TRAINWRECK Directed by Judd Apatow Cast: Amy Schumer, Bill Hader, Brie Larson Genre: Comedy, Romance Language: Russian Start time: 14:50, 22:40 Ticket price: 8.50 – 12.50 Lari VACATION Directed by John Francis Daley, Jonathan M. Goldstein Cast: Ed Helms, Christina Applegate, Skyler Gisondo Genre: Adventure, Comedy Language: Russian Start time: 14:50 Ticket price: 8.50 – 9.50 Lari RUSTAVELI CINEMA Address: 5 Rustaveli Ave. Telephone: 255 50 00 www.kinoafisha.ge MAZE RUNNER: SCORCH TRIALS (info Above) Language: Russian Start time: 11:30, 14:15, 17:00, 19:50, 22:40 Ticket price: 7.50 – 12.50 Lari PIXELS 3D Directed by Chris Columbus Cast: Adam Sandler, Kevin James, Michelle Monaghan Genre: Action, Comedy, Sci-Fi Language: Russian Start time: 12:15 Ticket price: 7.50 – 8.50 Lari VACATION (Info Above) Language: Russian Start time: 17:50, 22:10 Ticket price: 9.50 – 12.50 Lari MUSEUM SIMON JANASHIA MUSEUM OF GEORGIA Address: 3 Rustaveli Ave. Telephone: 2 99 80 22
June 27 – October 31 “GEORGIANS IN WORLD WAR II” IS AN EXHIBITION DEDICATED TO THE 70TH ANNIVERSARY OF THE VICTORY OVER FASCISM. ART PALACE Address: 6 Kargareteli st. Telephone: 295 35 63 September 5-20 ART PALACE AND BAIA GALLERY PRESENT THE EXHIBITION OF Irakli Parjiani’s 65th Jubilee Year The Gospels of St. Mark and St. John First show MOMA TBILISI ZURAB TSERETELI Address: 27 Rustaveli Ave. Tel.: 298 60 30 September 10-27 TILDA GEORGE MARE 2.0 Tilda George, a Georgian photographer from Germany, is bringing her first solo exhibition to Tbilisi. IOSEB GRISHASHVILI TBILISI HISTORY MUSEUM - KARVASLA Address: 8 Sioni St. Telephone: 2 98 22 81 September 18-29 EXHIBITION “UNINTENDED SMILE” BY GIORGI SHALIKASHVILI WHICH AIMS TO DELIVER A VISUAL UNDERSTANDING OF HUMAN LANGUAGE. EACH PICTURE, SHAPE AND OBJECT REPRESENTS ONE COHESIVE INSTALLATION. LITERATURE MUSEUM Address: 8 Chanturia Str. September 19 – October 10 EXHIBITION DEDICATED TO
WELL-KNOWN GEORGIAN WRITER AKAKI TSERETELI’S 175 YEAR ANNIVERSARY AND 100 YEAR ANNIVERSARY SINCE HIS DEATH. GALLERY THE NATIONAL GALLERY Address: 11 Rustaveli Ave. www.museum.ge PIROSMANI’S 150TH September 10 – October 9 VAKHO BUGADZE’S PERSONAL EXHIBITION “SUBURB” GALLERI NECTAR Address: 16 Aghmashenebli St. Telephone: 295 00 21 www.gallerynectar.ge September 10 – October 10 UNTITLED (IN THE MOOD) Nic Bezemer ART CAFE PUNCTUM Address: 4 Machabeli Str. Telephone: 568 23 24 30 September 18-24 AVTANDIL GAKHOKIDZE ART Exhibiiton-Sale MUSIC TBILISI PROG FEST 2015 Address: Club ElektroWerk, Cholokashvili 3rd Alley #4 September 19 LOCOMOTIVE PROMOTION PRESENTS Tbilisi Prog Fest 2015 Line up: Leprous (Norway) Progressive metal, progressive rock, avant-garde metal Artsruni Progressive Music Act (Armenia)) Progressive Rock The Light Year (Georgia)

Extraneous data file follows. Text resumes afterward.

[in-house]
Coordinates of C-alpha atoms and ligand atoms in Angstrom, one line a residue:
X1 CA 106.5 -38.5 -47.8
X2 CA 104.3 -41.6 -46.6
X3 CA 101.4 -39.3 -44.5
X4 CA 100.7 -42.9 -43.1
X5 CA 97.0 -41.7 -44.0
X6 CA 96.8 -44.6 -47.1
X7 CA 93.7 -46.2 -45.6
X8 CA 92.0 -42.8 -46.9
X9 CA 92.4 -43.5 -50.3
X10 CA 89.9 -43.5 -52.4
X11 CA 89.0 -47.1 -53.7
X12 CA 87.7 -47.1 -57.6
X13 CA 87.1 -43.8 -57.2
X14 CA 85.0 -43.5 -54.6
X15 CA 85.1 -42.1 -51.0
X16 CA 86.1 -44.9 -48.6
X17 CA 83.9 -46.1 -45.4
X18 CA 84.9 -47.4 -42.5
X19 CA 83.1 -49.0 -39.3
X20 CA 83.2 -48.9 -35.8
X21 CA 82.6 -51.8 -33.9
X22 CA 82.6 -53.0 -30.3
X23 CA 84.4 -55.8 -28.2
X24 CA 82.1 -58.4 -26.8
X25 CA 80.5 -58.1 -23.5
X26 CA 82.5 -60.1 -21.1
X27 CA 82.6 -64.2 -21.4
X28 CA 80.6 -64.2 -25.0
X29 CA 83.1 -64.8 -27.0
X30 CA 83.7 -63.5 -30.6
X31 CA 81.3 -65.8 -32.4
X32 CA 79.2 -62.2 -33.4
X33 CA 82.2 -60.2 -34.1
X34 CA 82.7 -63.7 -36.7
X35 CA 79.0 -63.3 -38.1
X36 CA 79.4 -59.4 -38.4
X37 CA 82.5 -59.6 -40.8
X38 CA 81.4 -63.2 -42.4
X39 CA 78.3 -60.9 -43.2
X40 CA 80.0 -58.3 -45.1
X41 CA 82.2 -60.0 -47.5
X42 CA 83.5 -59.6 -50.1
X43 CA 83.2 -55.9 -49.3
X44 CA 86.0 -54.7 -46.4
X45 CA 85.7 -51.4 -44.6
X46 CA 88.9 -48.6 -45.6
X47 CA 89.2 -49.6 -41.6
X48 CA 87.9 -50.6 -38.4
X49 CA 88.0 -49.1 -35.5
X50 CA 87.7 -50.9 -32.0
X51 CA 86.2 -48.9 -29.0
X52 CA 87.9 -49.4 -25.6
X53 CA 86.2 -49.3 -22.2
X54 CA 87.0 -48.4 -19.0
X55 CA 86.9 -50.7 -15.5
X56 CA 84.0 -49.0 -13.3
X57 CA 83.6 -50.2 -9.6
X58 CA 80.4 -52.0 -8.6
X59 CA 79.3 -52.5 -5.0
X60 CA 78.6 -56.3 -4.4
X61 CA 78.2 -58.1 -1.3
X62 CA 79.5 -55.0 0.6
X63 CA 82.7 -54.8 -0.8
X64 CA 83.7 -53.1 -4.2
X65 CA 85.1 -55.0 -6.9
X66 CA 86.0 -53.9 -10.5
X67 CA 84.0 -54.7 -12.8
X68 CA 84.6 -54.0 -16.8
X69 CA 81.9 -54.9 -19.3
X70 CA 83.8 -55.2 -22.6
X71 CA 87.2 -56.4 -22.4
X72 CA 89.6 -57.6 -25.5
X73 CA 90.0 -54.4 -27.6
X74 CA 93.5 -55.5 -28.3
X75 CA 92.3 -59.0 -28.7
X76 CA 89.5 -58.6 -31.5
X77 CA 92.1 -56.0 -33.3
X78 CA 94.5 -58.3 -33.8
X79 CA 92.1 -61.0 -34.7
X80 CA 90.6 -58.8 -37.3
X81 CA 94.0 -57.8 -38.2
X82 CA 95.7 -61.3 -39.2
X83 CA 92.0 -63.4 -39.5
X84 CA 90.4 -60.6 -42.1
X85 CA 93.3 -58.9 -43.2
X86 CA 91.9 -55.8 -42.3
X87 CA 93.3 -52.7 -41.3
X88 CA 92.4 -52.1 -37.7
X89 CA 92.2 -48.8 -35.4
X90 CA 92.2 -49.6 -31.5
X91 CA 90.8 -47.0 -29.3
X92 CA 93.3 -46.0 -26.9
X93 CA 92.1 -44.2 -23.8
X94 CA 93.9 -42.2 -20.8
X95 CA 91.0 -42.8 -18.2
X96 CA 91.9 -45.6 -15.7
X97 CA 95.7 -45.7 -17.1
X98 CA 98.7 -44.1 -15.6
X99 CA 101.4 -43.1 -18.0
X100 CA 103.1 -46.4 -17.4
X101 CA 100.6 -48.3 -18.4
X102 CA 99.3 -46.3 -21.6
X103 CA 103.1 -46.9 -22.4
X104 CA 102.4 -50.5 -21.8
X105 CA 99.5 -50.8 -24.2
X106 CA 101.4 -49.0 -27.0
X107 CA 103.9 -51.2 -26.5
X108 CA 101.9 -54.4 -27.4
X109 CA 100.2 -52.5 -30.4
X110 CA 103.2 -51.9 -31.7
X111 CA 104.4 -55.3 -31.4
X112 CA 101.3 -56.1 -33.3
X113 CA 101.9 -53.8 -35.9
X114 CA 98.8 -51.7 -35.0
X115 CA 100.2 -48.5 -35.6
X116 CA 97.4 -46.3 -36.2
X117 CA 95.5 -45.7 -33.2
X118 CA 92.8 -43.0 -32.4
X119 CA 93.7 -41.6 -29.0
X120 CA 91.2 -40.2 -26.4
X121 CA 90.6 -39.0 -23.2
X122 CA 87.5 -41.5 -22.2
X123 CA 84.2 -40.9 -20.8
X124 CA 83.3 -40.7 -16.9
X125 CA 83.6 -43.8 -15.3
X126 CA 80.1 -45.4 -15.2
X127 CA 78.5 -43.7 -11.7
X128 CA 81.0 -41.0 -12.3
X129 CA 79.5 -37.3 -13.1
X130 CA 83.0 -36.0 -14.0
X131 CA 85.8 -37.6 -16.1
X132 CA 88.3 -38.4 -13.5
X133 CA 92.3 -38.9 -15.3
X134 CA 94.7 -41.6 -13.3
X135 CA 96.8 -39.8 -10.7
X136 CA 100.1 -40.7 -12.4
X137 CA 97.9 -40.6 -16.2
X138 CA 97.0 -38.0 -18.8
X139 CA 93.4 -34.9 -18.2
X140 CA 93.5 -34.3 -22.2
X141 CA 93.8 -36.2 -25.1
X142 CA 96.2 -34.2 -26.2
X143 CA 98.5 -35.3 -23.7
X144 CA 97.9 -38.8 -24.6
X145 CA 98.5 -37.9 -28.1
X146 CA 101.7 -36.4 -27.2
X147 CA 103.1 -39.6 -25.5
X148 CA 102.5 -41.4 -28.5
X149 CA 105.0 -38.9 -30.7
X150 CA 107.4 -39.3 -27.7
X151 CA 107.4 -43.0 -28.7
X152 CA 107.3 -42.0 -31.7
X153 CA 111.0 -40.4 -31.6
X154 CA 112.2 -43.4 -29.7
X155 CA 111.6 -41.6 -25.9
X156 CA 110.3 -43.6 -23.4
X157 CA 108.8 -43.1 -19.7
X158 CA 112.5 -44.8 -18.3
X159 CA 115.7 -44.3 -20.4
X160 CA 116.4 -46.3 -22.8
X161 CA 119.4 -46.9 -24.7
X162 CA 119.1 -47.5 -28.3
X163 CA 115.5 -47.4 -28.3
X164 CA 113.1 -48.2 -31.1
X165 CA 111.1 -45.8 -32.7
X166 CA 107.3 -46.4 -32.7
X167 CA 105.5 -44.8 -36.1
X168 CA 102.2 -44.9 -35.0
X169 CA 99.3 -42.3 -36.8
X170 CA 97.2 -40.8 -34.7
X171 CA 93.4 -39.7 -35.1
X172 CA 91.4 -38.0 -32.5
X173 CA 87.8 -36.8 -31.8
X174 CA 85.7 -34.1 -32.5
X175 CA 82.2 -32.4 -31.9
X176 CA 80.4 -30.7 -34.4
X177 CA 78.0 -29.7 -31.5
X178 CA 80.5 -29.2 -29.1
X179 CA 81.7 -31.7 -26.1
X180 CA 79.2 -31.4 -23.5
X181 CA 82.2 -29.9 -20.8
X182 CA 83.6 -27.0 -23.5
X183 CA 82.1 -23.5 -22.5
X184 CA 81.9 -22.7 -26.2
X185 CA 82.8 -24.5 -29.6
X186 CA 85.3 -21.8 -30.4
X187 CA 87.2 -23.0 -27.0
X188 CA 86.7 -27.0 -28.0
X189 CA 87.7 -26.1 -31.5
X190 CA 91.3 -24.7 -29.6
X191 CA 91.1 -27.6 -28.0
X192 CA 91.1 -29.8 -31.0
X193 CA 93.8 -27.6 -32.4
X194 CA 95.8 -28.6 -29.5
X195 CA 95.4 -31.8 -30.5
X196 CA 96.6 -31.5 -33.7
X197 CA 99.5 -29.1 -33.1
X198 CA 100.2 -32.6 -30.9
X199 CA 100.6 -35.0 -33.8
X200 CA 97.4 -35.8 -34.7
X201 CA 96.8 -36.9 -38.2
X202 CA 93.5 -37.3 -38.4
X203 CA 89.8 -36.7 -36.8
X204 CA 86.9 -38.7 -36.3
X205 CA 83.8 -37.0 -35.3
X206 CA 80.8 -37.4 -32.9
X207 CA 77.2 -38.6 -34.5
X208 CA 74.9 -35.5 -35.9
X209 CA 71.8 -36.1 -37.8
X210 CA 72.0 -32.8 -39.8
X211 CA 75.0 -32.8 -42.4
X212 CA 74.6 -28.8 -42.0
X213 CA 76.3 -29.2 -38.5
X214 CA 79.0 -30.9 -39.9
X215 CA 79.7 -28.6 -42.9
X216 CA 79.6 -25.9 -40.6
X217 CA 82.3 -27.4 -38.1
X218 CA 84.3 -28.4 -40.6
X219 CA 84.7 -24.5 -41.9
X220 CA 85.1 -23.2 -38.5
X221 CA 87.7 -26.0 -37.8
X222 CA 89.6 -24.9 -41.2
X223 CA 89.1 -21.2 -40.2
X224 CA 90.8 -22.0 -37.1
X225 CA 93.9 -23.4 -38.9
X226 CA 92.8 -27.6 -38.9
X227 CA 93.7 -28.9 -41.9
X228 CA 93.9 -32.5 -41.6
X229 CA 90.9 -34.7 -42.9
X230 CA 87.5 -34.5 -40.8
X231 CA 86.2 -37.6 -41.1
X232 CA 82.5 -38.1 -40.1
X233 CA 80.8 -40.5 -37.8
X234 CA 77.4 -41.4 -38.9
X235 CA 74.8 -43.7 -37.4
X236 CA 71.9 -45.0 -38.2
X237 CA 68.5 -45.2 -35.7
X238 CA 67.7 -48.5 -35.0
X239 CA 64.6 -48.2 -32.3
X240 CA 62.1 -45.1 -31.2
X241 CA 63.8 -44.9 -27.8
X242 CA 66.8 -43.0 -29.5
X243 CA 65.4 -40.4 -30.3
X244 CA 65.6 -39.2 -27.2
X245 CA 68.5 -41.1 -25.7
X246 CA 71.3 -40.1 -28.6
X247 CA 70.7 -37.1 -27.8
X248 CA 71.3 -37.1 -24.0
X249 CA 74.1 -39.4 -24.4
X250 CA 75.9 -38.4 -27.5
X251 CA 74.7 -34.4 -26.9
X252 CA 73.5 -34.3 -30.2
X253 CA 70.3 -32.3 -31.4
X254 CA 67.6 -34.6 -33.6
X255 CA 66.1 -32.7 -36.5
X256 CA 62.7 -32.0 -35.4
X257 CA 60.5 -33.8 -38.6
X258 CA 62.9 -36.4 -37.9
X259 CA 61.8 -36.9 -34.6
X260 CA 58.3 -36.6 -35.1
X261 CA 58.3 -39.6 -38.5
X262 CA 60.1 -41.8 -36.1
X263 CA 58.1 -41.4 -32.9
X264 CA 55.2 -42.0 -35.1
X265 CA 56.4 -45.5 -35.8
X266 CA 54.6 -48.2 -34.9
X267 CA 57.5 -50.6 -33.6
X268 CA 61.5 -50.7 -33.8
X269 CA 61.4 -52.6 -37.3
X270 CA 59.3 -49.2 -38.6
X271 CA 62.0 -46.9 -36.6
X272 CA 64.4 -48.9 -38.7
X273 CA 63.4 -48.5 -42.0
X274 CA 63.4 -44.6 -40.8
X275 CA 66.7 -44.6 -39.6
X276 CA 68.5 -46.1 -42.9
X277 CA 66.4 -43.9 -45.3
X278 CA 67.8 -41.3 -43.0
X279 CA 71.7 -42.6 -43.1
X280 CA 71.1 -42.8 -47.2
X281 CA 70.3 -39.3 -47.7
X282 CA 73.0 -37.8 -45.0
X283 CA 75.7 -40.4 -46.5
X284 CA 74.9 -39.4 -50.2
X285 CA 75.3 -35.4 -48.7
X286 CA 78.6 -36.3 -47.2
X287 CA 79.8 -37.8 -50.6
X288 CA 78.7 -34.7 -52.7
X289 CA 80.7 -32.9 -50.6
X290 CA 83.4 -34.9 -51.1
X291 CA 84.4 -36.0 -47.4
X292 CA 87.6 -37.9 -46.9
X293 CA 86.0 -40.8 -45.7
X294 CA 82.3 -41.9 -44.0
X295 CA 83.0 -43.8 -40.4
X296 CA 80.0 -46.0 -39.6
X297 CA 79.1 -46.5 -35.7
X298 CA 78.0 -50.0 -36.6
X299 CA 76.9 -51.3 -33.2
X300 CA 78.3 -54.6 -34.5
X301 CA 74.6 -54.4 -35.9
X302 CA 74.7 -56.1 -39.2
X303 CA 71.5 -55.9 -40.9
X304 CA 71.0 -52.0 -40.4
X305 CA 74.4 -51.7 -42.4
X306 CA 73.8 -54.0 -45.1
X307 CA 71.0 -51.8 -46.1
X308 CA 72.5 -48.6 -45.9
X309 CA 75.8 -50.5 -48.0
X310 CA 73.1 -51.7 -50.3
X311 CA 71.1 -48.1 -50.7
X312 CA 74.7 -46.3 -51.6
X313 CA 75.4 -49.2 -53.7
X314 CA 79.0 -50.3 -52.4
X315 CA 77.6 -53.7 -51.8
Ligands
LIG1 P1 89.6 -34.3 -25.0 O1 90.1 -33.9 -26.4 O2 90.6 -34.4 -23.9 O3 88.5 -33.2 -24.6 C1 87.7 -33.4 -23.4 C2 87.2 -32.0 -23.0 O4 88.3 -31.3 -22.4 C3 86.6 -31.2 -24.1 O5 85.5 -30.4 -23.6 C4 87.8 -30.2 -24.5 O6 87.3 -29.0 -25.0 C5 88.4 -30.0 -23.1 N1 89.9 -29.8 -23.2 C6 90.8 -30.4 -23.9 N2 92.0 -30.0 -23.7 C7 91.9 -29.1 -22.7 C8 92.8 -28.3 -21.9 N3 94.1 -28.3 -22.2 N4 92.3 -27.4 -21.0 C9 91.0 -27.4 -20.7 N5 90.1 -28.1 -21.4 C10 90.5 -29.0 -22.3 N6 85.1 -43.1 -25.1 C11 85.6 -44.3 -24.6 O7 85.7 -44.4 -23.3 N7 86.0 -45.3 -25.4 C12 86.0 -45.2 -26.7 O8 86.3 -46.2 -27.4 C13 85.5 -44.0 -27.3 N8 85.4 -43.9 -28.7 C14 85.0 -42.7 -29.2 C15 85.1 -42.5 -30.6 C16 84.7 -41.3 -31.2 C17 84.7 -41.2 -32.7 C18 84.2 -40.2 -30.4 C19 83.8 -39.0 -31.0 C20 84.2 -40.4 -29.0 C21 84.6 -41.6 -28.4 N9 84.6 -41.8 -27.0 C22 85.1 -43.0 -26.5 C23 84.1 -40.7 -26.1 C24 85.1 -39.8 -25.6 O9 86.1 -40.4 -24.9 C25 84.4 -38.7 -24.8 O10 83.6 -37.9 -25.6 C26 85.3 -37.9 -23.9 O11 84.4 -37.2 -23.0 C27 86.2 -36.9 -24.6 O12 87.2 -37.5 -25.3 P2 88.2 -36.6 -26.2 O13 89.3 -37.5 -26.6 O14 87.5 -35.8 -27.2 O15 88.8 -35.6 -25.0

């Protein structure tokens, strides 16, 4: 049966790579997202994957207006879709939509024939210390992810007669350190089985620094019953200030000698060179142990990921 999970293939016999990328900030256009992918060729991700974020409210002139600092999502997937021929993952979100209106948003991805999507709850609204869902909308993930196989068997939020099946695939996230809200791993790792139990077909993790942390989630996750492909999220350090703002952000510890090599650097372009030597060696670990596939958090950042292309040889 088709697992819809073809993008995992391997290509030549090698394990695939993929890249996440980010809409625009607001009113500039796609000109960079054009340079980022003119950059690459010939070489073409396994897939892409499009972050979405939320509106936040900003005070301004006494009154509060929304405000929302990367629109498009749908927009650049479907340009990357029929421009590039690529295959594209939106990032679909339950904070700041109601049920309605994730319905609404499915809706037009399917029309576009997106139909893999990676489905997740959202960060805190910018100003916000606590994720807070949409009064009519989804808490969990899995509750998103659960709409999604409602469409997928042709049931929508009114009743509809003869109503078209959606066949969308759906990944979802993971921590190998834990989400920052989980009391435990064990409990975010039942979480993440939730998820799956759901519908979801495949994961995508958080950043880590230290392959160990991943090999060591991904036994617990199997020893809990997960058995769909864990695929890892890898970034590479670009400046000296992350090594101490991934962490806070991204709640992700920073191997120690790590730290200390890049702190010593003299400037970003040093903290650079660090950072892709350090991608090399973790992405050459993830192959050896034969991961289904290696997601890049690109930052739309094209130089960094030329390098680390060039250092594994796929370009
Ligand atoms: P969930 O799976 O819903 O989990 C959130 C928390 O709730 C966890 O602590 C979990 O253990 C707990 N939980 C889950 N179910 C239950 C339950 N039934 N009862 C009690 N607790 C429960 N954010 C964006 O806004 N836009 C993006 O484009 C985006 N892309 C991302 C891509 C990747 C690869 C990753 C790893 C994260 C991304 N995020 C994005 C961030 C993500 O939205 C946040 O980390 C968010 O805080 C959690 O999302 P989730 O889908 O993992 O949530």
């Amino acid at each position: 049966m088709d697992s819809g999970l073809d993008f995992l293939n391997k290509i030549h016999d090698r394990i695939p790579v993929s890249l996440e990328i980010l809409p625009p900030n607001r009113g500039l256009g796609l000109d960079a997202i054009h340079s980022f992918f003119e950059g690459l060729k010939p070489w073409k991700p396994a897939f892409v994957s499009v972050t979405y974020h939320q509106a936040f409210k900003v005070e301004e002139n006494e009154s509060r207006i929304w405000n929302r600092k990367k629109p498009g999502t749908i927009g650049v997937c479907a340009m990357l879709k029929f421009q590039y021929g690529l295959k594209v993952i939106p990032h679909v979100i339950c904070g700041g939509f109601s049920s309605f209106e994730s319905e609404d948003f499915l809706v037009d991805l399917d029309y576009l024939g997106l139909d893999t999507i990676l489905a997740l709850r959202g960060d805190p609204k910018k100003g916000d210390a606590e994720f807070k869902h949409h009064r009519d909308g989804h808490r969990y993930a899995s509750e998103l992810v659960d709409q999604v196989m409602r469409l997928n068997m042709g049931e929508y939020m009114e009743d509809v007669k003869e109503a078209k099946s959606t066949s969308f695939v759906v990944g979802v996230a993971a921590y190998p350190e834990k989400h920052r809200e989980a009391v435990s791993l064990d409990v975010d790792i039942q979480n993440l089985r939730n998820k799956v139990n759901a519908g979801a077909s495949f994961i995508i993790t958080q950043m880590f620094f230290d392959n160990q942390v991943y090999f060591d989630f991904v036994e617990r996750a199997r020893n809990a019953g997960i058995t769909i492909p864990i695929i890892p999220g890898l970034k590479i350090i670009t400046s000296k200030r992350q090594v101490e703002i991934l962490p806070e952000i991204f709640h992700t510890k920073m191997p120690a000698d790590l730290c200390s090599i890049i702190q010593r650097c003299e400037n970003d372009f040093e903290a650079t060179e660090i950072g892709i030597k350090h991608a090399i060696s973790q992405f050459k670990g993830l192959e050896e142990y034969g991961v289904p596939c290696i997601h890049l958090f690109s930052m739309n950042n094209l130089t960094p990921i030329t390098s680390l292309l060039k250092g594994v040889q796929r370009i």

Progressive rock The Mins (Georgia) New Progressive Rock, Alternative Rock, Post Rock InnerHiss (Georgia) Progressive Rock, Experimental Start time: 19:00 Ticket price: 20 Lari CLUB 33A Address: Vake Park September 18 LIVE FOR SPACEBOY – CHARITY CONCERT TO SAVE LEVAN CHIKHRADZE Pariticipants: Tserili (The Letter), Loudspeakers, Lady Heroine, Backwarmer, Nika Kocharovi, Reefer Band, Gravity, Seva, The Black Marrows. Start time: 19:00 Ticket price: 10 Lari INTERNATIONAL MUSIC FESTIVAL “AUTUMN TBILSI” – 2015 Address: Djansug Kakhidze Tbilisi Center for Music and Culture, 125 Agmashenebeli Ave. Tel.: 296 12 43, 296 22 07 September 20 TBILISI SYMPHONY ORCHESTRA Soloist: ALEXANDER TORADZE (piano, USA) Conductor: VAKHTANG KAKHIDZE STRAVINSKY: Symphony No.1 PROKOFIEV: Concerto for piano and orchestra No.2 Start time: 19:30 Ticket price: 10-30 Lari September 23 CONCERT DEDICATED TO THE 90 YEAR ANNIVERSARY OF SULKHAN TSINTSADZE String quartet “IBERI” S.TSINTSADZE – String quartet No.8 S.TSINTSADZE – String quartet No.12 Start time: 19:30 Ticket price: 4-20 Lari
SEPTEMBER 18 - 24
ReWoven and Beyond By Tony Hanmer This week... it gives me great pleasure to interview Ryan Smith, the founder of reWoven, an amazing project to revitalize Azeri carpet-weaving traditions based in Marneuli, Georgia. First, an announcement: “reWoven is proud to announce an upcoming exhibition in Tbilisi on Tuesday, September 22 at 19:00 at the Europe House (1 Freedom Square, on the corner of Leselidze St.). Many people have expressed interest in our project, and this will be a great opportunity for you to view our rugs in person. (Please see www.rewoven.net for more of the story). We will have several newly completed rugs that have not yet been posted on our website. Additionally, we are inviting all of our weavers to attend. Please come along and help us honor these amazing artists.” Q: Do you have a favorite overall design, element or set of colors in what your people have produced so far? A: I honestly love every single rug that our ladies have woven. The beauty of each rug is not limited to its final appearance, but includes the story of the woman who wove it and its creation process. I have the pleasure of choosing which designs we will revive from this region’s collection of antique rugs. I choose the